Mining threats mount for Okefenokee National Wildlife Refuge

Georgia has ordered draft permits for a dragline mining operation on the cusp of the famed blackwater swamp
Blackwater, cypress, and lily pads in the Okefenokee National Wildlife Refuge (photo: TimothyJ).

An Alabama mining company that wants to use a dragline system to extract titanium, staurolite and zircon from beneath Trail Ridge, a geologic feature that helps contain the iconic blackwater swamp of the Okefenokee National Wildlife Refuge, received draft permits on Feb. 9 to do just that.

Spring Creek

A cast away in Montana
Photo: Tim Schulz

I’ve always preferred games that mix luck with skill in a way that gives both nearly the same importance. Because of this, I love to play cribbage, but I barely know the rules of chess. Cribbage—like fishing—is a game of chance, but much like the guy who taught us to pasteurize our milk advised us, chance tends to favor the prepared mind. If we are skilled at cribbage, we’ll beat a lesser player more times than not, but we won’t win if we consistently get cards that smell like the inside of a guide’s waders in October.

Scientific anglers debuts all-new Magnitude clear fly lines

With new technologies, SA is aiming to make clear line tradeoffs a thing of the past
Photo: Scientific Anglers.

Clear fly lines have been a subject of debate for about as long as they’ve been around. Some anglers swear by their stealthiness, claiming they provide a serious advantage when pursuing wary flats species like bonefish, permit, and tarpon. Others claim they are overkill or otherwise unnecessary. One thing that most anglers have long agreed on when it comes to clear fly lines is that they come with some significant tradeoffs.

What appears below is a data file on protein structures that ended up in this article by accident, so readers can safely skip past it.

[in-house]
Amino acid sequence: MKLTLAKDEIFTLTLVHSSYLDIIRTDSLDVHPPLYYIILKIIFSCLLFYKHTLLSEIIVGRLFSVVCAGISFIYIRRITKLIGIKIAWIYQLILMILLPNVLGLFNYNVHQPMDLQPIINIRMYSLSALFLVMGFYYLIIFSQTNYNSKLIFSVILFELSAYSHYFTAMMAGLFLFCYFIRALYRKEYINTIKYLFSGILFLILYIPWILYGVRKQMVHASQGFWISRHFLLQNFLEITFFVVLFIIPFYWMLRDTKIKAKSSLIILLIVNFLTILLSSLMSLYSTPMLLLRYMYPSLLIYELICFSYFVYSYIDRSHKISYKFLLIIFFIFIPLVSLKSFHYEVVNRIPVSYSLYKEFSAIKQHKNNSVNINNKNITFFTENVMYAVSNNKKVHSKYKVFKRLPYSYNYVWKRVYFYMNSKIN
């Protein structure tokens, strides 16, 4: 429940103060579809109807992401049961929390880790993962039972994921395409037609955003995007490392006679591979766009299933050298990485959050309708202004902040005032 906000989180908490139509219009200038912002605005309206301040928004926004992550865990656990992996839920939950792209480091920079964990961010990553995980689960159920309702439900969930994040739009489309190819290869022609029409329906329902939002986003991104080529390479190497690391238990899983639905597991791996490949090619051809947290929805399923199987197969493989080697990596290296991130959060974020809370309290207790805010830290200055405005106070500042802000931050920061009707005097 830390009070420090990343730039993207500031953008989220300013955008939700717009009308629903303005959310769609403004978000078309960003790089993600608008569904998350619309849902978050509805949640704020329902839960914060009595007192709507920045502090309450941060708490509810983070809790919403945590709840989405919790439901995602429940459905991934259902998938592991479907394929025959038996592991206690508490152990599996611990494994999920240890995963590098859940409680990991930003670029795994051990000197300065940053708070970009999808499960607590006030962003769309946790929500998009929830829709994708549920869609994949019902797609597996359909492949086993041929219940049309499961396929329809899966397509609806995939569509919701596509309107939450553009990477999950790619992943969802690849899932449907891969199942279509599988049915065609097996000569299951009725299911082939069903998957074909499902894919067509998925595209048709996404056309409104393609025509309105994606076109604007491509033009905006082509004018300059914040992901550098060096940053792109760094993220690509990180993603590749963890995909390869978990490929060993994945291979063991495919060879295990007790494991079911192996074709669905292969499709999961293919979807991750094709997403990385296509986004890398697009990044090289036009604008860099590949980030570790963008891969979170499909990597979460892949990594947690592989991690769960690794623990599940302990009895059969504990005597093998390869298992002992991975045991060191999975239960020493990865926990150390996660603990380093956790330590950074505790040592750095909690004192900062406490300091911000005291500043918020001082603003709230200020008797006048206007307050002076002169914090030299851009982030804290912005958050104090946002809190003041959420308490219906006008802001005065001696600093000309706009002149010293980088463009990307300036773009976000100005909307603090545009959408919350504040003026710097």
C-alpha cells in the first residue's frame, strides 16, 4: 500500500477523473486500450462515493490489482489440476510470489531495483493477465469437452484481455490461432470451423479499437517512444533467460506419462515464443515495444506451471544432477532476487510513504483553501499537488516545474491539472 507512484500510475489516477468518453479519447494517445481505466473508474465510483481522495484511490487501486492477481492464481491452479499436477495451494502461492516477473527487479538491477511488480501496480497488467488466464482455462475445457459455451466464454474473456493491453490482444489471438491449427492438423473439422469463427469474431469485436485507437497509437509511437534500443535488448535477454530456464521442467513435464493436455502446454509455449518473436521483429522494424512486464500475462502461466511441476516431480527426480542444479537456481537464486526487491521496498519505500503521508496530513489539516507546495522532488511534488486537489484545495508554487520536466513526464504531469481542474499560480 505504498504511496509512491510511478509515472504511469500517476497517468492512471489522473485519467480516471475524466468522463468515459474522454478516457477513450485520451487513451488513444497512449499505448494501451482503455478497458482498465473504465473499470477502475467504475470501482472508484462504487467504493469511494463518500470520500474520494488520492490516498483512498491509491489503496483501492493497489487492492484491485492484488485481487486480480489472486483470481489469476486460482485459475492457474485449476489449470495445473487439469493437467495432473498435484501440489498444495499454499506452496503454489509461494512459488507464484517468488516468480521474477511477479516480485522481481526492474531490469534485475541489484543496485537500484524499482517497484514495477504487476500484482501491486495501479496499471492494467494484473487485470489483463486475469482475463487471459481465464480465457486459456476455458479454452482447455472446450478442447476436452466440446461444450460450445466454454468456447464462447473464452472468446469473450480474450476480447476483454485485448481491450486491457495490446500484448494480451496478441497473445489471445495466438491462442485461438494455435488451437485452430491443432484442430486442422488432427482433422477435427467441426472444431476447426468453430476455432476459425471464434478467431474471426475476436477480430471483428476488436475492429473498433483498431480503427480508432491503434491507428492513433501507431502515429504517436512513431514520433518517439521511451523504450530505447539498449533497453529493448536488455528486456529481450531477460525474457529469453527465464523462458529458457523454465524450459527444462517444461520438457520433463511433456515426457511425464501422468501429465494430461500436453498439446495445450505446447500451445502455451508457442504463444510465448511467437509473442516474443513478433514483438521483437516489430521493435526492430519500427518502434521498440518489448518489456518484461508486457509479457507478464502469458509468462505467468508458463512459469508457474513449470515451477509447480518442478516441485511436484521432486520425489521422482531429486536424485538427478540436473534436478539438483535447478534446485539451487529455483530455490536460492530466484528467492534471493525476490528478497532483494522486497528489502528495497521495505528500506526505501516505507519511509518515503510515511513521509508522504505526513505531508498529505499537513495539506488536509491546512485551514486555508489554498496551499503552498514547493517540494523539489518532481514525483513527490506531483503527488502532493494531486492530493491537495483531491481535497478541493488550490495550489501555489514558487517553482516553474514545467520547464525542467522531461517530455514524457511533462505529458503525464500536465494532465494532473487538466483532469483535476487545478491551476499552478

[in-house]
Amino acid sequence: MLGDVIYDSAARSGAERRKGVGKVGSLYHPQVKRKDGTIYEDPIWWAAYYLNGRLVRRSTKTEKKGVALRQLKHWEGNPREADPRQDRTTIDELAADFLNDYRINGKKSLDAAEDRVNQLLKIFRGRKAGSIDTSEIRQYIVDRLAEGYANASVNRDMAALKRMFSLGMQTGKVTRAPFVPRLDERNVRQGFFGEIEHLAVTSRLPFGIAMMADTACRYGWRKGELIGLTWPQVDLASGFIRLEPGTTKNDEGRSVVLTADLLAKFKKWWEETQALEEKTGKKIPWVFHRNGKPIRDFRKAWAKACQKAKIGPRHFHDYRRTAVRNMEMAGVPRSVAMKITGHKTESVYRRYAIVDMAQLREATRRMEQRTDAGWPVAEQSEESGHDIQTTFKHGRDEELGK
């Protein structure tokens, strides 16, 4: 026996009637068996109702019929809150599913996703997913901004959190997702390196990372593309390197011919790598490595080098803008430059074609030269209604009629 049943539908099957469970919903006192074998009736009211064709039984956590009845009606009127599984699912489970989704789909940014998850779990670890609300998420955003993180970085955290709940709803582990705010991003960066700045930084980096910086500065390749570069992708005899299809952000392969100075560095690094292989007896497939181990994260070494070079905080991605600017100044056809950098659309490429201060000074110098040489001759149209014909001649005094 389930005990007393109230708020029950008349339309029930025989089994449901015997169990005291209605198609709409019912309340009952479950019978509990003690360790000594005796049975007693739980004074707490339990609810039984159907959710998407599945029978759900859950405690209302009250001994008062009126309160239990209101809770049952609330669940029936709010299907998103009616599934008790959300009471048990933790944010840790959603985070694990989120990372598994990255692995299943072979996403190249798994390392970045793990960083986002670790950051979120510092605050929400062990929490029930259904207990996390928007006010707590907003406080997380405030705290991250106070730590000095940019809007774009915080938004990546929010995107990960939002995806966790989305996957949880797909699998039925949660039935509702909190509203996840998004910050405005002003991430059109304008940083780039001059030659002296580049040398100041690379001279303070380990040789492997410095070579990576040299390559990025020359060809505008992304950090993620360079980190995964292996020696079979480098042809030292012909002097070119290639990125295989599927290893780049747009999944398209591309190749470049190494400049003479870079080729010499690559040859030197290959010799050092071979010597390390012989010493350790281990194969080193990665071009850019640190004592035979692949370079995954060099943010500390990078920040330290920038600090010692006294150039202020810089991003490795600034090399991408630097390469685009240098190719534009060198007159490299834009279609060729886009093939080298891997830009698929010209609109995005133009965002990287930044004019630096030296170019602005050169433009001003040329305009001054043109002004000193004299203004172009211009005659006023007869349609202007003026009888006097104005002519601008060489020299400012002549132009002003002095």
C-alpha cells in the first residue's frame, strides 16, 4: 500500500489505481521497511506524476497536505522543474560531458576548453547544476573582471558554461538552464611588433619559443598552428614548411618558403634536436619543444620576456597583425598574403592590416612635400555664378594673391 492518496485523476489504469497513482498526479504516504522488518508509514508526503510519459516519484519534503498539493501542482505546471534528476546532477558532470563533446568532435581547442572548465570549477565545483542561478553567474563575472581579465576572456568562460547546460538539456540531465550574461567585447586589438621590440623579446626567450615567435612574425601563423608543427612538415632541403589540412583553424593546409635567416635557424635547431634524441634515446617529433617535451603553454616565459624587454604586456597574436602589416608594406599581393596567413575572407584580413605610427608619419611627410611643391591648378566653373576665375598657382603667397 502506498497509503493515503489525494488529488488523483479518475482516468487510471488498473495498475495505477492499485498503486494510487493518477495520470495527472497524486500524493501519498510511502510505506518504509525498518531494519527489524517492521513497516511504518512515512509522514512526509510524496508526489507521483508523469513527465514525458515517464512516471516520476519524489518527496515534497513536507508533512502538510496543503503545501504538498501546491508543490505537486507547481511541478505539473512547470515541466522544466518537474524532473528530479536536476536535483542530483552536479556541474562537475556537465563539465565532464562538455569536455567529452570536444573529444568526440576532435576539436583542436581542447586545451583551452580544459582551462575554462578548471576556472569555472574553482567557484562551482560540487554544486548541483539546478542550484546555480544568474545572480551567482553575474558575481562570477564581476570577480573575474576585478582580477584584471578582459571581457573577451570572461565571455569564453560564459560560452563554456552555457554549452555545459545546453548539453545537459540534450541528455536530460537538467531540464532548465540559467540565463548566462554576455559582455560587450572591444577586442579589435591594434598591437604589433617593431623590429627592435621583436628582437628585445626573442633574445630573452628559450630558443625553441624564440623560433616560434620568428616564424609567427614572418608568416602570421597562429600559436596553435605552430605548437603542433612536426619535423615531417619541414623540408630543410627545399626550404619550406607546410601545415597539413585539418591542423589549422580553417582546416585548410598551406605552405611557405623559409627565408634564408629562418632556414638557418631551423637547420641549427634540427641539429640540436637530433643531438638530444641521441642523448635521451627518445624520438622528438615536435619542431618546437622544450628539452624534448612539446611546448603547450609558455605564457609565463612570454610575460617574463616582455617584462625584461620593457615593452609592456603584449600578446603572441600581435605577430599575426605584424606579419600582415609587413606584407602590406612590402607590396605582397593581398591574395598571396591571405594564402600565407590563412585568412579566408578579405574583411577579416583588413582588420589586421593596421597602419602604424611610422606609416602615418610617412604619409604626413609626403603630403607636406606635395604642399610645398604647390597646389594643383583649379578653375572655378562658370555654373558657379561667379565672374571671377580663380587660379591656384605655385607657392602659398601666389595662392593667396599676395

Lead bullets poison wildlife and people

Lead poisoning destroys brain tissue, diminishing motor and cognitive function
Photos of standard copper jacketed lead core bullets and solid monolithic copper bullets before and after firing. All fragments recovered were lead (photo: North American Non-Lead Partnership).

“Until they reach the gizzard where the wildfowl grinds his food, these [lead] pellets do no harm, but, when reduced to powder…they become a violent poison.” That timely warning issued from Forest and Stream editor George Bird Grinnell 129 years ago.

28 million acres of Alaska public lands at risk of losing protections

Some of Alaska's wildest and most remote lands are at risk of being opened to fossil fuel and other extractive development
Photo: Fredrik Norsell.

In Alaska, 28 million acres encompassing some of the state’s wildest and most remote swaths of public lands are at risk of losing protections which have kept them safe from extractive development for over half a century.